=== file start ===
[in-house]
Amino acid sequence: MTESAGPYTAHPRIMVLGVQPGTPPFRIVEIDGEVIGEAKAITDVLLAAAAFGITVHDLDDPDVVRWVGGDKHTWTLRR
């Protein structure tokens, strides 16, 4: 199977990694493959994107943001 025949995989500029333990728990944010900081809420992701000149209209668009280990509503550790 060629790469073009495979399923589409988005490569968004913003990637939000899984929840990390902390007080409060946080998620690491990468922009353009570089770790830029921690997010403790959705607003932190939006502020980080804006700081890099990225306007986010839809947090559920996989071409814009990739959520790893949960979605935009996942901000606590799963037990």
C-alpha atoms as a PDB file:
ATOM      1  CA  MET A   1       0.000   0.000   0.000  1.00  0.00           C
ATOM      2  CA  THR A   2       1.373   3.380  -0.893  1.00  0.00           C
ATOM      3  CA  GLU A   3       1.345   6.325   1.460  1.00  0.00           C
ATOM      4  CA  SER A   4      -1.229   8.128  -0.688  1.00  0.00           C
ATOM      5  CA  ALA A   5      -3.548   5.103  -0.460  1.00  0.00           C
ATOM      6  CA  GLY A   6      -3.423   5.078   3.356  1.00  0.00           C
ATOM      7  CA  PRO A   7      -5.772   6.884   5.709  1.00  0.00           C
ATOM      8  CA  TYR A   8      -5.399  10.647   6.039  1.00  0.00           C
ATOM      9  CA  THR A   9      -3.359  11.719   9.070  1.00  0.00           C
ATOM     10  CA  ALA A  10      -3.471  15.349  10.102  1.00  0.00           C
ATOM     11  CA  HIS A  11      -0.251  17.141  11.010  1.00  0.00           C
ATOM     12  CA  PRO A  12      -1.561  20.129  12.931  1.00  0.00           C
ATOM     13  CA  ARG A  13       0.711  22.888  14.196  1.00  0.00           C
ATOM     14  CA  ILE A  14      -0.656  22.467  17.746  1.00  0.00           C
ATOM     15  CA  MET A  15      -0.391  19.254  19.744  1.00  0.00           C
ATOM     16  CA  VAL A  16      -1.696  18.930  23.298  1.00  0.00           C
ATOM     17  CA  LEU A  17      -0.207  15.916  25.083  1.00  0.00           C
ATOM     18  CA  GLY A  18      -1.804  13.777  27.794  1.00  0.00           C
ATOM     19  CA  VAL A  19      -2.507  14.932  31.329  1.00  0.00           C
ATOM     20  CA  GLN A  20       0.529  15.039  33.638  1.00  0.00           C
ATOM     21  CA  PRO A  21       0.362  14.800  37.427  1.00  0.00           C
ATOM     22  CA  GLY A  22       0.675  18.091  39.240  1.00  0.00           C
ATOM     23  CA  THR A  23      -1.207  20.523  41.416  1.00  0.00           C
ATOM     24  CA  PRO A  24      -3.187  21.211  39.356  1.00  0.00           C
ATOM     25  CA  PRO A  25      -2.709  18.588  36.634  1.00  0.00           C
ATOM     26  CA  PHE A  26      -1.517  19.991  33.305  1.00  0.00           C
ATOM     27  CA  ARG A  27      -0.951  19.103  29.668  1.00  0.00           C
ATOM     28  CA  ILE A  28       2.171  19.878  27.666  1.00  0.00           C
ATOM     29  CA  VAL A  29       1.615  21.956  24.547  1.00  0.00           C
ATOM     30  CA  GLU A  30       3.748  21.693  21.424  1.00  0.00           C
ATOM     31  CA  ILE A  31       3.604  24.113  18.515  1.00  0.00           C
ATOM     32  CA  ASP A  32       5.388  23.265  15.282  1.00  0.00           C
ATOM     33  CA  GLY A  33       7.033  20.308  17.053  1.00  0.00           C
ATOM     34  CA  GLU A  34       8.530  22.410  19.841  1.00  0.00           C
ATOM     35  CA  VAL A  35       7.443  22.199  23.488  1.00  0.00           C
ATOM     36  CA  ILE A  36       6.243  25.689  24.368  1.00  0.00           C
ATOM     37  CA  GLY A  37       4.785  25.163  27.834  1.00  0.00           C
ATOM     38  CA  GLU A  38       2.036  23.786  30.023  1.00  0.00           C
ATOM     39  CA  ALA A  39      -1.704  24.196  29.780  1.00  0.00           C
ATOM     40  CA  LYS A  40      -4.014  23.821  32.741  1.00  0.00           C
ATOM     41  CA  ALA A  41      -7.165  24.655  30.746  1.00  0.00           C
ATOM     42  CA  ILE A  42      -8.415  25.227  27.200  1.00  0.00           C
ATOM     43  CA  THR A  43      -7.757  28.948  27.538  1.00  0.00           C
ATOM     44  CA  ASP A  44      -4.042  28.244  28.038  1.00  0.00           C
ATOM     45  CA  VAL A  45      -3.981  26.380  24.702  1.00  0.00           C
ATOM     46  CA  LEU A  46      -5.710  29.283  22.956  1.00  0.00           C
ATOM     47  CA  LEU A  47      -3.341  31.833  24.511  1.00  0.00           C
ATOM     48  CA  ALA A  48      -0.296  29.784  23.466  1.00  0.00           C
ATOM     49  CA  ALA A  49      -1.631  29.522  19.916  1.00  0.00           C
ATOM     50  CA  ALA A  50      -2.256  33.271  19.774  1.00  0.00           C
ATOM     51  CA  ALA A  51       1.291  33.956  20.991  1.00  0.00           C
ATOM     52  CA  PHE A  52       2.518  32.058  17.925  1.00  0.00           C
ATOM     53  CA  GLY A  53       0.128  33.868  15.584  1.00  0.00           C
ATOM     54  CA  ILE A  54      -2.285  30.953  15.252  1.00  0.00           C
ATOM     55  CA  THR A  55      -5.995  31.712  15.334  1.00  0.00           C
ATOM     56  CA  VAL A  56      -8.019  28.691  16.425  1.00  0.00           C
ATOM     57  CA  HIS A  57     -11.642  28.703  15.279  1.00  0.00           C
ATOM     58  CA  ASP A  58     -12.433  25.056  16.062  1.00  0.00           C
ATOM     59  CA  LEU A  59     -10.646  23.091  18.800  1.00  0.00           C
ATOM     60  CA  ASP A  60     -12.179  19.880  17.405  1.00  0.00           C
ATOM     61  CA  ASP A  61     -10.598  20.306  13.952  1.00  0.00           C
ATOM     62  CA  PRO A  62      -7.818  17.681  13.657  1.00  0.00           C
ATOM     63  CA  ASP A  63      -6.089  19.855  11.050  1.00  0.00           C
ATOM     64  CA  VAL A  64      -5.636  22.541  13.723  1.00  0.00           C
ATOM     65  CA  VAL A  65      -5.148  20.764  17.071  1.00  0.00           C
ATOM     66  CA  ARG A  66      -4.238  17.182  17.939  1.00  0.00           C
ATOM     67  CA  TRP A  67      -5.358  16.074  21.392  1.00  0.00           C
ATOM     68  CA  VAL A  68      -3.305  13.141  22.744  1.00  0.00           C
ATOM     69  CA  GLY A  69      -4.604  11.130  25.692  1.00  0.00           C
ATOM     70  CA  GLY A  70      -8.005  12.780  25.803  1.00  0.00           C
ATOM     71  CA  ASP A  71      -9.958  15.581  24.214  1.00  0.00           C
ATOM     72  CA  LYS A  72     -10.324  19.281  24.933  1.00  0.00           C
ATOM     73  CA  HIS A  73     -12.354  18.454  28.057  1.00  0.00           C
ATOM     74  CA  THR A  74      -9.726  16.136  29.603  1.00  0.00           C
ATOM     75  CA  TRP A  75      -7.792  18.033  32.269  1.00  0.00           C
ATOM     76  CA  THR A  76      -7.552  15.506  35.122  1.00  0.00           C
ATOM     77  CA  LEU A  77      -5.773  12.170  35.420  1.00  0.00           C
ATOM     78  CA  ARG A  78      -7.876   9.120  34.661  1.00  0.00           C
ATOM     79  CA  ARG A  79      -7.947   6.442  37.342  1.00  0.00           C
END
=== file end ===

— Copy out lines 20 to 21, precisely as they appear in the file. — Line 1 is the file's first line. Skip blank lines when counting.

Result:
ATOM     16  CA  VAL A  16      -1.696  18.930  23.298  1.00  0.00           C
ATOM     17  CA  LEU A  17      -0.207  15.916  25.083  1.00  0.00           C